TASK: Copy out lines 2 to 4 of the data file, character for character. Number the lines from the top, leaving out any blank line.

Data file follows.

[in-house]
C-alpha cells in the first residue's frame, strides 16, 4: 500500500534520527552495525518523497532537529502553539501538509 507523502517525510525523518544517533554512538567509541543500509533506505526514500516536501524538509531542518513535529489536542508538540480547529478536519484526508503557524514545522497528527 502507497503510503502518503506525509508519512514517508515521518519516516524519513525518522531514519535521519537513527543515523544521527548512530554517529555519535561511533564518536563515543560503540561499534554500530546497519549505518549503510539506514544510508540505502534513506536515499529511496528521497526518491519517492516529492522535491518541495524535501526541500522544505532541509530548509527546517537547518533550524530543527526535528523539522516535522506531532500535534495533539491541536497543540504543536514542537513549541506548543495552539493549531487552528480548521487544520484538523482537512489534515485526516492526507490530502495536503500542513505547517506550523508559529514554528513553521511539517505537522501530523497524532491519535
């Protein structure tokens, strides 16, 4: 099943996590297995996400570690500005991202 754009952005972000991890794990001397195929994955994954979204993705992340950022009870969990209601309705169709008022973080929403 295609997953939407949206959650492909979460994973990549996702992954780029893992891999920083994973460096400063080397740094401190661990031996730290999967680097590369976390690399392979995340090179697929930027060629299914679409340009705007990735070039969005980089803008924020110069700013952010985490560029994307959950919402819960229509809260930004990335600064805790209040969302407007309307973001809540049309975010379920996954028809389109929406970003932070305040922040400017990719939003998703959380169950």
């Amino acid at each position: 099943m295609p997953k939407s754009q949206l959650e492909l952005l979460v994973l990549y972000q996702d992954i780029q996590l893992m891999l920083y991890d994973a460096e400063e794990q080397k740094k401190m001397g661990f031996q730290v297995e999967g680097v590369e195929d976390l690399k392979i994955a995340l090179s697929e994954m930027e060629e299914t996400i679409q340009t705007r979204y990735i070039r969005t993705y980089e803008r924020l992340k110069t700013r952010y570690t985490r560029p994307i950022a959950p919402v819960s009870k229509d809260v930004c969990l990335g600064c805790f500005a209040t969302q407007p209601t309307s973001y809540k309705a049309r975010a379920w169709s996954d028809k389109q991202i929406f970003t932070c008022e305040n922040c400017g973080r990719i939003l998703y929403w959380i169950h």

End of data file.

C-alpha cells in the first residue's frame, strides 16, 4: 500500500534520527552495525518523497532537529502553539501538509 507523502517525510525523518544517533554512538567509541543500509533506505526514500516536501524538509531542518513535529489536542508538540480547529478536519484526508503557524514545522497528527 502507497503510503502518503506525509508519512514517508515521518519516516524519513525518522531514519535521519537513527543515523544521527548512530554517529555519535561511533564518536563515543560503540561499534554500530546497519549505518549503510539506514544510508540505502534513506536515499529511496528521497526518491519517492516529492522535491518541495524535501526541500522544505532541509530548509527546517537547518533550524530543527526535528523539522516535522506531532500535534495533539491541536497543540504543536514542537513549541506548543495552539493549531487552528480548521487544520484538523482537512489534515485526516492526507490530502495536503500542513505547517506550523508559529514554528513553521511539517505537522501530523497524532491519535
């Protein structure tokens, strides 16, 4: 099943996590297995996400570690500005991202 754009952005972000991890794990001397195929994955994954979204993705992340950022009870969990209601309705169709008022973080929403 295609997953939407949206959650492909979460994973990549996702992954780029893992891999920083994973460096400063080397740094401190661990031996730290999967680097590369976390690399392979995340090179697929930027060629299914679409340009705007990735070039969005980089803008924020110069700013952010985490560029994307959950919402819960229509809260930004990335600064805790209040969302407007309307973001809540049309975010379920996954028809389109929406970003932070305040922040400017990719939003998703959380169950």
């Amino acid at each position: 099943m295609p997953k939407s754009q949206l959650e492909l952005l979460v994973l990549y972000q996702d992954i780029q996590l893992m891999l920083y991890d994973a460096e400063e794990q080397k740094k401190m001397g661990f031996q730290v297995e999967g680097v590369e195929d976390l690399k392979i994955a995340l090179s697929e994954m930027e060629e299914t996400i679409q340009t705007r979204y990735i070039r969005t993705y980089e803008r924020l992340k110069t700013r952010y570690t985490r560029p994307i950022a959950p919402v819960s009870k229509d809260v930004c969990l990335g600064c805790f500005a209040t969302q407007p209601t309307s973001y809540k309705a049309r975010a379920w169709s996954d028809k389109q991202i929406f970003t932070c008022e305040n922040c400017g973080r990719i939003l998703y929403w959380i169950h």